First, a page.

The staff consists of nine full-time associates, of whom five are researchers. The other four deal with finances, communication, and administrative duties. Otherwise, the focal points of the institute’s activities are “Jewish life and anti-Semitism,” “Roma rights and citizenship,” and “human and minority rights.” The institute’s publications are mostly texts of lectures delivered at conferences organized by the institute.
In 2011 Hillary Clinton, then secretary of state, visited Budapest specifically for the opening of the institute. At that time I received a letter from a very reliable source who called himself “Diplomat Anonymous.” He begged Clinton not to go to Budapest. I published the letter in its entirety at that time. Here’s an excerpt:
It’s especially painful to hear that you may be coming here to bless the opening of the Tom Lantos Institute (TLI). I didn’t know the late Congressman well; we only shook hands once in Washington. But I know that he fought against prejudice, he fought for human rights. Yes, to his great credit, he cared about the Hungarian ethnic minority in the neighboring countries, and the Institute may well publish books or pamphlets on that issue. But what about media freedom here? What about anti-Semitism? Will TLI address these painful issues? I predict that it will not – it cannot — because the Orbán government authored this very restrictive media law, and it doesn’t believe there’s anti-Semitism in Hungary. As for the Roma issue, which is the most agonizing social problem here, please ask an aide to check out the background of Rita Izsák, TLI’s new Director. In the Roma community, of which she’s a member, she’s known as Uncle Tom. She will respect the wishes of the government, which, after all, is TLI’s sole financial backer.
Since then Rita Izsák has left the institute. In 2013 Anna-Mária Bíró became the new director. She hails from Transylvania, where in the 1990s she was adviser to the president of the Democratic Alliance of Hungarians in Romania or, as it is known in Hungarian, Romániai Magyar Demokrata Szövetség (RMDSZ), a right-of-center party. Most of the researchers are young women. Just recently the institute hired a young Hungarian program manager for Jewish life and anti-Semitism and a publications and communications officer from New Zealand. It is hard to pass any judgment on the work the institute is doing based on the scant information that is available.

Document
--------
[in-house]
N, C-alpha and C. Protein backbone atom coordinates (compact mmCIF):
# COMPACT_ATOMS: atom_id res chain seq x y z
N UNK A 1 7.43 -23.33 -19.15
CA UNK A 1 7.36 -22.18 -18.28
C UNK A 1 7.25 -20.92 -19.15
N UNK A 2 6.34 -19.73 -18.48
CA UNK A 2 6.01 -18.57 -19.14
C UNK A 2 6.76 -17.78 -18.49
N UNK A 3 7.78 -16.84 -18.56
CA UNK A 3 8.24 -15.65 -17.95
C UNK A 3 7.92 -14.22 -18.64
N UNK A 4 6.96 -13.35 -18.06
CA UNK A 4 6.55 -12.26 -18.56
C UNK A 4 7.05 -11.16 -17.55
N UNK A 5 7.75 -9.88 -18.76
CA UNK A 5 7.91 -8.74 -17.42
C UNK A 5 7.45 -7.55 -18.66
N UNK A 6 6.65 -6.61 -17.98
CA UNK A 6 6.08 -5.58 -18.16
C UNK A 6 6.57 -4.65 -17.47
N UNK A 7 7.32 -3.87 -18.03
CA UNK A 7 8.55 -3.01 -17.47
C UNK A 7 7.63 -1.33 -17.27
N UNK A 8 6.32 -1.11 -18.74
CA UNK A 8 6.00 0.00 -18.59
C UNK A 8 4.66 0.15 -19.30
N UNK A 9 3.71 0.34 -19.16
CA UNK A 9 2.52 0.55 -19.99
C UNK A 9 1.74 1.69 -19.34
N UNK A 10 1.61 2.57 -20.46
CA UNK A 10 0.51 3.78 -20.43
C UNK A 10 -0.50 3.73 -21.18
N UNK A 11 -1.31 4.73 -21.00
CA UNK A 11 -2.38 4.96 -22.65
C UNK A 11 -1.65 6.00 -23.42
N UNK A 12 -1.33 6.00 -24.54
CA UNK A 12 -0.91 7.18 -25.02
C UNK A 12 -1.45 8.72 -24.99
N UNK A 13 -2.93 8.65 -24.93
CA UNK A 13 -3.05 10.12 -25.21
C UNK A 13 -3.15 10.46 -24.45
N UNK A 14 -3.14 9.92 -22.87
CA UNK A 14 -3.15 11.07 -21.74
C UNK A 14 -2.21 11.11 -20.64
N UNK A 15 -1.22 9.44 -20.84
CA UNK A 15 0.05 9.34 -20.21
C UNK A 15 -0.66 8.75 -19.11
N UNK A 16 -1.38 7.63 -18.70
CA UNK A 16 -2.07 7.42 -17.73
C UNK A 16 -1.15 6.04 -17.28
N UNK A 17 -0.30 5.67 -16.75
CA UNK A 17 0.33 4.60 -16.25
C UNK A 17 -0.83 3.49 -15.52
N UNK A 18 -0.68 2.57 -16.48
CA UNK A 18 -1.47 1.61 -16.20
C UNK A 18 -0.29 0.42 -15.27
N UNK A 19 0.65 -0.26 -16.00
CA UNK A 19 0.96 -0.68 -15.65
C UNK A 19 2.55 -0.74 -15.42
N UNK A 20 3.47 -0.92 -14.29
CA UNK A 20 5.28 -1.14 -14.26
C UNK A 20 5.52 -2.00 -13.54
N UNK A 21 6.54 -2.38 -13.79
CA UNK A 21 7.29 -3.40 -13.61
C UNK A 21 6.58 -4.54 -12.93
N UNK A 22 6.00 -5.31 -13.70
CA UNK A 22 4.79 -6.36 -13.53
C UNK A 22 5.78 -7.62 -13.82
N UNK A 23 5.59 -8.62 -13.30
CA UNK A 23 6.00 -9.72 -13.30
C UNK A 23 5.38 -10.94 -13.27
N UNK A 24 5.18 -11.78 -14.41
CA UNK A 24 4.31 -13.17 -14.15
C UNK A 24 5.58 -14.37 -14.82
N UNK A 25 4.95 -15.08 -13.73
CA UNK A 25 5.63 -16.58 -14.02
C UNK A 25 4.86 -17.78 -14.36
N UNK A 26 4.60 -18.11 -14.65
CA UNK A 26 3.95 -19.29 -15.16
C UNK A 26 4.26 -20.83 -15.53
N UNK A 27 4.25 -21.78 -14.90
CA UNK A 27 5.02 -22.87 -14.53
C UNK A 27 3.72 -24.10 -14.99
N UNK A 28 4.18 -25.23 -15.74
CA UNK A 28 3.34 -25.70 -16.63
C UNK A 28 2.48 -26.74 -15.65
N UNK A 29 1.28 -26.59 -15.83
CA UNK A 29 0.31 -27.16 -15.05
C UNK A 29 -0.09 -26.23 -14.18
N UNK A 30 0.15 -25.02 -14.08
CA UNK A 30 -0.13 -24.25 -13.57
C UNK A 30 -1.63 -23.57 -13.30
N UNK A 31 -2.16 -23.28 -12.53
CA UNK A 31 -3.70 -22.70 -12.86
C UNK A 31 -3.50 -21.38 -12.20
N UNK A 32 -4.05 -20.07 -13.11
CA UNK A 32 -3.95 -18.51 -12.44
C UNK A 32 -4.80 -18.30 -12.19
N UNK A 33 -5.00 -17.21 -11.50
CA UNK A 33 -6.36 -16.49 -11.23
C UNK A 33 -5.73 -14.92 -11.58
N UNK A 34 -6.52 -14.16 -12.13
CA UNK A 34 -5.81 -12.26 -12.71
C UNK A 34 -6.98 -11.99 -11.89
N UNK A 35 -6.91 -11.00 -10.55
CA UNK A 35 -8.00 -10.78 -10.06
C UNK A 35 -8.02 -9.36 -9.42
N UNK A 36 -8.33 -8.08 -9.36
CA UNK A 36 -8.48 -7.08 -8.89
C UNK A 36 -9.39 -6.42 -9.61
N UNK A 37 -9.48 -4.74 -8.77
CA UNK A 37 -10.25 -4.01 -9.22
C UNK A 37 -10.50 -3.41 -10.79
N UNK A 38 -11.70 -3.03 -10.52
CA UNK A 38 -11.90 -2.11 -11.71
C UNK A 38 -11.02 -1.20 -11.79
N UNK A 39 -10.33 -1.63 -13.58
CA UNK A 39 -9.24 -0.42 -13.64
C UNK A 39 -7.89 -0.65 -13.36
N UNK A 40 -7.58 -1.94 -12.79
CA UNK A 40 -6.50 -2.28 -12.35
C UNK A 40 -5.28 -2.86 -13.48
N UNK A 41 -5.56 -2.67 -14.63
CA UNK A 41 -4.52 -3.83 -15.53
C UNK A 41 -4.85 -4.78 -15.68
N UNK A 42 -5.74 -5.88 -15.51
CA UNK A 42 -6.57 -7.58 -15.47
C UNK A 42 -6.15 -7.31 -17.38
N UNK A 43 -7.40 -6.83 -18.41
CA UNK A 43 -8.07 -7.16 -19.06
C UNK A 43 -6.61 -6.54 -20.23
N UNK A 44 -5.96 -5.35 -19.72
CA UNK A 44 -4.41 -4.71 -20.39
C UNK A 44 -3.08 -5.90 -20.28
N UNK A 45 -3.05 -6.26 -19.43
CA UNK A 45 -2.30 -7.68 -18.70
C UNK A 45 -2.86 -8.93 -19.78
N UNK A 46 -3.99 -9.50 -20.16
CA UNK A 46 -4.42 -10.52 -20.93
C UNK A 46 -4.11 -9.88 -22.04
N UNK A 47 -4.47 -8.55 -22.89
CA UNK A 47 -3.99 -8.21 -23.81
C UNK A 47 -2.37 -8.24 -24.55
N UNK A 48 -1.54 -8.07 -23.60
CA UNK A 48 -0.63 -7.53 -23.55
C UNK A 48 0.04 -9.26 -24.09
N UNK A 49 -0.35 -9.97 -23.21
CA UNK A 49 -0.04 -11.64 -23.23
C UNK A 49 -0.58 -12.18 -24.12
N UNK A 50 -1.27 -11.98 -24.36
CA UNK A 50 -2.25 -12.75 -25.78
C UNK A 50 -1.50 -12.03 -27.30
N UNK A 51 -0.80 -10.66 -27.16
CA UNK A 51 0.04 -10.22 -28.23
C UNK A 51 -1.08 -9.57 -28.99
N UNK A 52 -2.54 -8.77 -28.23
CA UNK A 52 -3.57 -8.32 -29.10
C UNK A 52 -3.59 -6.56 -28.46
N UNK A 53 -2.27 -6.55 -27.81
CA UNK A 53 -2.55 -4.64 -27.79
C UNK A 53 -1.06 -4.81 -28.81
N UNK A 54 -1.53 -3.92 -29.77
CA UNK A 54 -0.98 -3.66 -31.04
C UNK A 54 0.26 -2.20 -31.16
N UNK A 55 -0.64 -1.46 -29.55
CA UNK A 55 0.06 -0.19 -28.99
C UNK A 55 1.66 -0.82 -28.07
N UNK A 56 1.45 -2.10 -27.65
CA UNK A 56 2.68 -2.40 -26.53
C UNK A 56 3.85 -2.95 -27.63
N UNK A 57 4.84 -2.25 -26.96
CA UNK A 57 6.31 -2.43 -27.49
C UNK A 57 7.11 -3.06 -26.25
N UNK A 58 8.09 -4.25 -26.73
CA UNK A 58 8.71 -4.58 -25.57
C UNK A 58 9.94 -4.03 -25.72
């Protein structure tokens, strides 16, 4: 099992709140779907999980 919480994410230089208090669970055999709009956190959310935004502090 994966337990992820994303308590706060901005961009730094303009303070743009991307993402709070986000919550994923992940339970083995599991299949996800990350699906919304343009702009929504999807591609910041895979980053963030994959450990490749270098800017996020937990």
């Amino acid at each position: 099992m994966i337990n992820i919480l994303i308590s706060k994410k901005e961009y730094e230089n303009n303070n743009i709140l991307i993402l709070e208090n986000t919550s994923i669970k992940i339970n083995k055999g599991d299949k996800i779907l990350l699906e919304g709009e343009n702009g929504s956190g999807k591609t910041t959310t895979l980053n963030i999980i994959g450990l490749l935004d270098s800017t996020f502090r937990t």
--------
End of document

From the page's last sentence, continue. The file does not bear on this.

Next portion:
But let’s return to the president of the Hungarian American Coalition, Maximilian Teleki, who was interviewed by Népszabadság in connection with Katrina Lantos’s return of the Knight’s Cross. He expressed his astonishment at the government’s decision to give a decoration to Bayer and added that “many of us supported some if not all steps of the Fidesz government. We especially approved of their announcement of ‘zero tolerance’ against anti-Semitism. Now we ask ourselves how they are able to go against their own pledge. Two steps forward and one big one backward?” Mr. Teleki, who by the way doesn’t speak Hungarian so his knowledge of the present political situation must be limited, came to the conclusion that the political views of Jobbik and Bayer are identical. Well, just for his information, Bayer is a member of Fidesz and without the blessing of Viktor Orbán he would not be able to publish the smut he does. The members of the Hungarian American Coalition should wake up and admit to themselves that, at least since 1994, they have been supporting a party and a government which no real democrat with a modicum of conscience should. Make a clean break instead of constant excuses. It doesn’t reflect well on the Hungarian American Coalition.